Warrington Borough Council is encouraging men to become stress-busters, for Men’s Health Week 2016.
The Council’s Public Health Team is promoting the week, which runs from 13-19 June, by asking men to make time to think about what they can do to beat stress and enjoy happier, healthier lifestyles.
Men are being encouraged to join the Men’s Health Week discussion on Twitter and Facebook and let people know how they beat stress, whether it’s a game of football in the park; losing themselves in a new hobby; enjoying family time; or helping out at a local club.
It ties in with Cheshire and Merseyside’s wellbeing campaign, Make Time. Comments and pictures can be tagged with #MHW2016 and #maketimewarrington.
Cllr. Maureen McLaughlin, executive member for public health and wellbeing, said: “It’s important for everyone to be able to recognise and tackle stress, as too much stress can affect our health and lead to physical and emotional health problems.
“Men’s Health Week gives us the perfect opportunity to connect with local men through the Make Time campaign. By sharing ideas and communicating, we hope many more local men will be empowered to reflect on what causes them stress and to identify new ways of managing it in a healthy way.”
The Make Time campaign poses a range of questions, encouraging everyone to think about how they can make time to boost their mood, or de-stress, including:
- When was the last time you laughed until you cried?
- When was the last time you got up and out?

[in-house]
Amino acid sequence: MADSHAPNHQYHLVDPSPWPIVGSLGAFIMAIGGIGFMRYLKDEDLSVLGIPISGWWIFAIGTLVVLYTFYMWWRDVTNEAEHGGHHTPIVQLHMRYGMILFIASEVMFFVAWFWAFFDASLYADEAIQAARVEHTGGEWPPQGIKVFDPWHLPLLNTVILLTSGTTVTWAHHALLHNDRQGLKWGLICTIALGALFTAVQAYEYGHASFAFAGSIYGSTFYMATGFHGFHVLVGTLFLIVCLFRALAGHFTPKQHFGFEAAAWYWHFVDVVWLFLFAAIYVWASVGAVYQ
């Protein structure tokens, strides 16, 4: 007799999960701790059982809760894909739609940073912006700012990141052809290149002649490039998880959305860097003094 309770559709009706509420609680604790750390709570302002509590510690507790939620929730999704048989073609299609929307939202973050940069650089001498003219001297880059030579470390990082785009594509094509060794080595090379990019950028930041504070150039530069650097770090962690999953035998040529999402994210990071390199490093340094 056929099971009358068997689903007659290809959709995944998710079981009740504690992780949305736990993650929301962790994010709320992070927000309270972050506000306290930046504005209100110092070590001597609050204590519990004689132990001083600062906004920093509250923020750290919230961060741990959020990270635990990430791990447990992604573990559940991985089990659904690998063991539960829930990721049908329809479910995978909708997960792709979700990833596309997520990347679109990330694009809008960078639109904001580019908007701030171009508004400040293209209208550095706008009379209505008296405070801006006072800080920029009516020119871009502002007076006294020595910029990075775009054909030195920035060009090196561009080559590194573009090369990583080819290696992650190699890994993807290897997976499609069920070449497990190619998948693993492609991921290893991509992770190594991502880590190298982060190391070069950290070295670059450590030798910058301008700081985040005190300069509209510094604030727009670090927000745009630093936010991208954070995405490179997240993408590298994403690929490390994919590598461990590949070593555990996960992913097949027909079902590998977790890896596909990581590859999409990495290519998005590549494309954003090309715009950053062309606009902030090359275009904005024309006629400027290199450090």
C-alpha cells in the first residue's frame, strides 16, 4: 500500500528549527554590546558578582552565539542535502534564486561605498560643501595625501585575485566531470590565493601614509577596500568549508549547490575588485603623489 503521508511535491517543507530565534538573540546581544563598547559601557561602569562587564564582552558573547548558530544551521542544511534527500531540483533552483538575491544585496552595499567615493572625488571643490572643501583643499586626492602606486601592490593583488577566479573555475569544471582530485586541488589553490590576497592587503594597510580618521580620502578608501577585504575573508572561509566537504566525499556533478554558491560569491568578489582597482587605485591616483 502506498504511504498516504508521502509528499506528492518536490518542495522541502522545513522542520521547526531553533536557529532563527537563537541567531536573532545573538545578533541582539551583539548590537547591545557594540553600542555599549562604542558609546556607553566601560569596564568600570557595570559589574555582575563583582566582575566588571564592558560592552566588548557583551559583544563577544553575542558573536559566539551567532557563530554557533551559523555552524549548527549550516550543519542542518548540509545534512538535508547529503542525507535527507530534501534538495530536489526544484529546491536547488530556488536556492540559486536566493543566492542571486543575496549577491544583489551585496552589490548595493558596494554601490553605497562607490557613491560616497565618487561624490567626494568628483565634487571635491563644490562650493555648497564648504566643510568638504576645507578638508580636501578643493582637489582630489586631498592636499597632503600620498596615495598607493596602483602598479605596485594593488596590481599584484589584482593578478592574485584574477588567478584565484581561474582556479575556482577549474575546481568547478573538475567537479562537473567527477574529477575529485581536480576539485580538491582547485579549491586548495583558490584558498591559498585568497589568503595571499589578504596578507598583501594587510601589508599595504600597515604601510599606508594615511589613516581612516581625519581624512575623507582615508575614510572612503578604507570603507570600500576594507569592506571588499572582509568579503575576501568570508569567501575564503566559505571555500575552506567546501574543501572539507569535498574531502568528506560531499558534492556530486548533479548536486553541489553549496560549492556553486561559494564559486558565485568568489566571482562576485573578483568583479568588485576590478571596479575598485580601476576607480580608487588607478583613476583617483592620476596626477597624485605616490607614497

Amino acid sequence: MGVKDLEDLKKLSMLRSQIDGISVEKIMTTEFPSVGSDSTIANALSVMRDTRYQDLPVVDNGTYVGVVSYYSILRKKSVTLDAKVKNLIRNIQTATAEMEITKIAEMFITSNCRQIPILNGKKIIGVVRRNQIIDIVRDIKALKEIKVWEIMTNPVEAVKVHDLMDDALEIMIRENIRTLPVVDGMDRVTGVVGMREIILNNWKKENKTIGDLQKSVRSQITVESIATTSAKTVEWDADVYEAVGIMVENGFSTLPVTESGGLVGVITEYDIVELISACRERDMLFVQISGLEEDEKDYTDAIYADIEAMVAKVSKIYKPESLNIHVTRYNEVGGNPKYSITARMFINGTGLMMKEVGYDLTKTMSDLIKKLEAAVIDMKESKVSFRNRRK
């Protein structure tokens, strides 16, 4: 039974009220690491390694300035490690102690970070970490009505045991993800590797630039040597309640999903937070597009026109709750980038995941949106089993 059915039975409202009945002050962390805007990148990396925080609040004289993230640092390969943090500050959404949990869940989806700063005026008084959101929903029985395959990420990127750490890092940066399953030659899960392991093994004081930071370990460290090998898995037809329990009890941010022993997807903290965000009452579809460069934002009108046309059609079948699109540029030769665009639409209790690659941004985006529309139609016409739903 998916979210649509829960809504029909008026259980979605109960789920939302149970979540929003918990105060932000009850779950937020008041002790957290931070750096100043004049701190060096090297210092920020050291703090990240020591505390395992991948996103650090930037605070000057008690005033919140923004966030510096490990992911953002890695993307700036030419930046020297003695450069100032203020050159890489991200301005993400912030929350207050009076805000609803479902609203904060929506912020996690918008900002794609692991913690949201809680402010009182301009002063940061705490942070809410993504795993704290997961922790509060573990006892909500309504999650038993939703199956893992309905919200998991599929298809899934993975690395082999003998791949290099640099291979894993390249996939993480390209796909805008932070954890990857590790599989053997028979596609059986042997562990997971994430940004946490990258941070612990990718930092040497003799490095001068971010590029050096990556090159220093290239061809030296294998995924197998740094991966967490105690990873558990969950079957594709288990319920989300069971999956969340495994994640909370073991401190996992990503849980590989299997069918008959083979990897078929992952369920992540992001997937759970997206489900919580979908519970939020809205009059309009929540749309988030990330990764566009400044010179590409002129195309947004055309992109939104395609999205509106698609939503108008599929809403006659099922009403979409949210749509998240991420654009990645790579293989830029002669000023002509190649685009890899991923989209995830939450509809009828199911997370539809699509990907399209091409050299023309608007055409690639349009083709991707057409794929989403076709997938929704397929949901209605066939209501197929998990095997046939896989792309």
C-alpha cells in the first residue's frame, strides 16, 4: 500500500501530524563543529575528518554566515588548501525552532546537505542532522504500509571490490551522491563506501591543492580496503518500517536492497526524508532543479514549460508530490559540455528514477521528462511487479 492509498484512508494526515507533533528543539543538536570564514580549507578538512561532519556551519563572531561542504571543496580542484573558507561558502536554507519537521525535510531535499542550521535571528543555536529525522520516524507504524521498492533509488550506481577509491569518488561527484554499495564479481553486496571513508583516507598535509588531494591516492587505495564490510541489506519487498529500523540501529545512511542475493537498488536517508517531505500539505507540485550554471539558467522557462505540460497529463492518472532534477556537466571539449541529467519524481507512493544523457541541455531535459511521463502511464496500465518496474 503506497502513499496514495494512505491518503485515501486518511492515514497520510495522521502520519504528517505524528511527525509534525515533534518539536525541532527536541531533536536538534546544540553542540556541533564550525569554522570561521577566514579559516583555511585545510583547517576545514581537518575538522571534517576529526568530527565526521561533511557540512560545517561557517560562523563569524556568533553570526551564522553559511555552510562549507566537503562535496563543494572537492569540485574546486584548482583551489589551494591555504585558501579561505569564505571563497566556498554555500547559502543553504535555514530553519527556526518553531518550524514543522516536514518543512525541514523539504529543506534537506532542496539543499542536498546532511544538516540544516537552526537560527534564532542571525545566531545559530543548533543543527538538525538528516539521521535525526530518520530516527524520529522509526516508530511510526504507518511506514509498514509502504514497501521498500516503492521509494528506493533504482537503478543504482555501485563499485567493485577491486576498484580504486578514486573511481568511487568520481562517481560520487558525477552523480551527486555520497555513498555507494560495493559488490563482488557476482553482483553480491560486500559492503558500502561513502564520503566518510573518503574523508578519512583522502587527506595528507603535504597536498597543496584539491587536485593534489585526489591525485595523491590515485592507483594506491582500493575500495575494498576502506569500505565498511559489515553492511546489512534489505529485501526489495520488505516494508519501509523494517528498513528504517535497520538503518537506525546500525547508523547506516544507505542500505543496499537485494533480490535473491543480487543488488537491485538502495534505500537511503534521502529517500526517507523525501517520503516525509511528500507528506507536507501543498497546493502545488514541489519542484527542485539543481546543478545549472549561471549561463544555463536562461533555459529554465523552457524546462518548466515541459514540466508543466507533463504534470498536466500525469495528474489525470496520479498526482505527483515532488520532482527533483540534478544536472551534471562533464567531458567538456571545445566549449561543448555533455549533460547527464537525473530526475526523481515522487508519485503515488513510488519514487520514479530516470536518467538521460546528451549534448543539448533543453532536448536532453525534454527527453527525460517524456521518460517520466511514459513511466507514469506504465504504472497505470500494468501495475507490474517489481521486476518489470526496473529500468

- When was the last time you noticed things around you?
- When was the last time you tried something new?
- When was the last time you made someone smile?
The questions and the Make Time campaign, are based on the Five Ways to Wellbeing, simple actions that can help us to feel good about ourselves. Research has shown that people who regularly include the Five Ways to Wellbeing in their daily lives are more likely to feel positive. The Five Ways to Wellbeing, which underpin Make Time, are:
- Connect – spend time with the people who are important to you.
- Be active – at a level that suits your mobility and fitness.
- Take notice – be more aware of the world around you. Be curious.
- Keep learning – try something new or different, start a new hobby.
- Give – do something thoughtful for someone else, or volunteer your time.
Stress is a normal part of life, but sometimes it can feel overwhelming. If you’re struggling with stress and can’t cope, it’s important to talk to your GP. For information about mental health and local support services visit www.happyoksad.org.uk, Warrington’s mental health awareness site.